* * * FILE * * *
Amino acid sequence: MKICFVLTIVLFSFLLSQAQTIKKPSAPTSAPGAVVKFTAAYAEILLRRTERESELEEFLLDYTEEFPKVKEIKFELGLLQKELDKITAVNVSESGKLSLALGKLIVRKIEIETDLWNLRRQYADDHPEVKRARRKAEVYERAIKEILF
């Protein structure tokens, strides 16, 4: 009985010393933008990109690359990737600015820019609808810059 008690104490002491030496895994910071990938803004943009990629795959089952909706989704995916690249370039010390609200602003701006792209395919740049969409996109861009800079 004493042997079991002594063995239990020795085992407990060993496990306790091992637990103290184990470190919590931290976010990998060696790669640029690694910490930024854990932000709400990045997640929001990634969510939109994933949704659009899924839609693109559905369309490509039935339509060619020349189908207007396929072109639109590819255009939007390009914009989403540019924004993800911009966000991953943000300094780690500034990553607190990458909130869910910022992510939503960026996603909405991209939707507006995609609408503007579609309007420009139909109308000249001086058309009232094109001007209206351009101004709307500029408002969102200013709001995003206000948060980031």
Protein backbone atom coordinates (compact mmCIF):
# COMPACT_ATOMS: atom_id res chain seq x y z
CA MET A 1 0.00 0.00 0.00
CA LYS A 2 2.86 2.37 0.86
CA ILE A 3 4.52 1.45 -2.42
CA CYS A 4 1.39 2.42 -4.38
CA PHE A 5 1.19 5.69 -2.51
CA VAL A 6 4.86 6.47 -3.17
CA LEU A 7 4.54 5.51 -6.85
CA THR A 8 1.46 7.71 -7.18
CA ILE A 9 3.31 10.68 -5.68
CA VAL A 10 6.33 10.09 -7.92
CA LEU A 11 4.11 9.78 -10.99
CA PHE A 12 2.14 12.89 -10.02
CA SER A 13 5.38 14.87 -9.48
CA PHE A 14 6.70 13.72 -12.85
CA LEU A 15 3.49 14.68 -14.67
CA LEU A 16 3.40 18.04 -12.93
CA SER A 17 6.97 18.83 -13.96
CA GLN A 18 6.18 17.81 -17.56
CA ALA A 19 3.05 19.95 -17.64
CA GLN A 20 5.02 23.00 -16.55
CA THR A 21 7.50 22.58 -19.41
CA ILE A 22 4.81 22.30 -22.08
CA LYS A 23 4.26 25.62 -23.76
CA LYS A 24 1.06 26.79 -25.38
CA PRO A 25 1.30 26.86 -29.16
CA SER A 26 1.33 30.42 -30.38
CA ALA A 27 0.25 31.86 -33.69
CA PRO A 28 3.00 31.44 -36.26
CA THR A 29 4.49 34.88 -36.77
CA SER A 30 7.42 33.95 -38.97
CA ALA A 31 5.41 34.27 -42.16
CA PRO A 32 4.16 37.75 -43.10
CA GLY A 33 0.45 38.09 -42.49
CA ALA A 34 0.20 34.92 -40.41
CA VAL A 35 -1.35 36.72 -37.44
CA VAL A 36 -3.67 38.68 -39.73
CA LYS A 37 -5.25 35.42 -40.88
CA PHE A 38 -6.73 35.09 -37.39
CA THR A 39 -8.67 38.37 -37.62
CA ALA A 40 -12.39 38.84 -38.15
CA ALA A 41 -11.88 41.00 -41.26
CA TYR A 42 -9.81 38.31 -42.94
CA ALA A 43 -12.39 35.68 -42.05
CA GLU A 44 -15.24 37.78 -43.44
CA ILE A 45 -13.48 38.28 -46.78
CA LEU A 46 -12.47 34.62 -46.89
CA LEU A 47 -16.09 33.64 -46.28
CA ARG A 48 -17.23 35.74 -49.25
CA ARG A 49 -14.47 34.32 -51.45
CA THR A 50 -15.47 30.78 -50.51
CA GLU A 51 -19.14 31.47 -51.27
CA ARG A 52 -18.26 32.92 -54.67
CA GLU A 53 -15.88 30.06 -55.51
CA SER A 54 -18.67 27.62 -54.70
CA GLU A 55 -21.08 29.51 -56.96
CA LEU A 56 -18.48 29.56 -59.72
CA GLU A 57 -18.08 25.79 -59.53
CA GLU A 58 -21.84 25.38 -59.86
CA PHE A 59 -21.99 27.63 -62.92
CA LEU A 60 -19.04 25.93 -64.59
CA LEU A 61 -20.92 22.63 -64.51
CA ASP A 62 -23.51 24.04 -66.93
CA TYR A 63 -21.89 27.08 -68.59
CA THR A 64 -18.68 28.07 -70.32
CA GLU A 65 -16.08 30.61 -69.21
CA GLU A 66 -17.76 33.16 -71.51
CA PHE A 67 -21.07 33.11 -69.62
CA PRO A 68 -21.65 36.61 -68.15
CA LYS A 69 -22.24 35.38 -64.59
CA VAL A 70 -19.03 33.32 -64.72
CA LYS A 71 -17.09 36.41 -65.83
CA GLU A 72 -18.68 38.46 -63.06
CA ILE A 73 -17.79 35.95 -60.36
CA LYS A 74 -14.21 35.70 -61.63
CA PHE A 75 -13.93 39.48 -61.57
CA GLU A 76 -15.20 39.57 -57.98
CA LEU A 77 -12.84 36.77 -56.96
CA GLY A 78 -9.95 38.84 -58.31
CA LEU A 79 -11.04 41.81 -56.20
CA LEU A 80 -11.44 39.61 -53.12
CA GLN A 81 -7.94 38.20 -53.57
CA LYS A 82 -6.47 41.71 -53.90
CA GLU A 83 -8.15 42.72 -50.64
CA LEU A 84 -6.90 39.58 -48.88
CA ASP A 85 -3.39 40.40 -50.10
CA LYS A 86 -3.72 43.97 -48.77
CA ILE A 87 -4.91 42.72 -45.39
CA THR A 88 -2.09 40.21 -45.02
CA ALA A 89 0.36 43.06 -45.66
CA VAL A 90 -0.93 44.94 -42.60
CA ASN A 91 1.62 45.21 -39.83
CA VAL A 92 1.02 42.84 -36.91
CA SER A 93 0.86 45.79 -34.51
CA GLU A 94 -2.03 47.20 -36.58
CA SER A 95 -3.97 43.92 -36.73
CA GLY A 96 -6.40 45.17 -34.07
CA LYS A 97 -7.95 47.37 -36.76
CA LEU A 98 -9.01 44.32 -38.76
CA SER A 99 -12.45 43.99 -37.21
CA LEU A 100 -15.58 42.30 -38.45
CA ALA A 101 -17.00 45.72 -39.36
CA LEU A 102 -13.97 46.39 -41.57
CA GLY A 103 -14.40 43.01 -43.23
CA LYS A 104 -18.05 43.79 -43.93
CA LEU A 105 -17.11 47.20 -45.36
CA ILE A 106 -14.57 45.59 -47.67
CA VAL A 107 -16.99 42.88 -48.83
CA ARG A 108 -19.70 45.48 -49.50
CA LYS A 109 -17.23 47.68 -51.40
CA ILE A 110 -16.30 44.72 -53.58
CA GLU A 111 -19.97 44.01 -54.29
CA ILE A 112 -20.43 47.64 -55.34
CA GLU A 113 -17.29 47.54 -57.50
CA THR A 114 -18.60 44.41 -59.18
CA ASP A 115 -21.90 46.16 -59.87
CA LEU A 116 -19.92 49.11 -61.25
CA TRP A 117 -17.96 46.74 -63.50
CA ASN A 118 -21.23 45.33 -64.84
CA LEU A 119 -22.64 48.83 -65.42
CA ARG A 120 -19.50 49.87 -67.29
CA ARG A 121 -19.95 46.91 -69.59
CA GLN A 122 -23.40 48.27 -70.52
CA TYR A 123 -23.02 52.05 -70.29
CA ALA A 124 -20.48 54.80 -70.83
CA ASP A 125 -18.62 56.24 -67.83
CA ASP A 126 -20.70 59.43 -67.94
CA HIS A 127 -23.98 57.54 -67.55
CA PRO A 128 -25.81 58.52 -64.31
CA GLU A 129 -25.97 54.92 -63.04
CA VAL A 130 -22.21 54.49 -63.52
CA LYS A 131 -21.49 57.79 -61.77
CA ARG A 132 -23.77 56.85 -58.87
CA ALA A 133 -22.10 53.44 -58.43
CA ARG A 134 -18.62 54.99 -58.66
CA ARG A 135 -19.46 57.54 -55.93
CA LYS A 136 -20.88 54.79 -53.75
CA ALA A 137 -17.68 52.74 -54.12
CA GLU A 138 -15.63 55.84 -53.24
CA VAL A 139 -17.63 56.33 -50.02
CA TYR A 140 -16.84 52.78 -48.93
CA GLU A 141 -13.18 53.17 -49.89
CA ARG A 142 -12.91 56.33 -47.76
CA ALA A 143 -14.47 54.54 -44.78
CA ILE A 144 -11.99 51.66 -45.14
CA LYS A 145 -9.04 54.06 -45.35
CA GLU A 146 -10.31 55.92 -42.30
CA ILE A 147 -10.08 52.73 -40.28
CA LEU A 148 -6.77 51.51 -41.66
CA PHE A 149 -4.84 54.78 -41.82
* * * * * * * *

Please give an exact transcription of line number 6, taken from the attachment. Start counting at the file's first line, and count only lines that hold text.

CA LYS A 2 2.86 2.37 0.86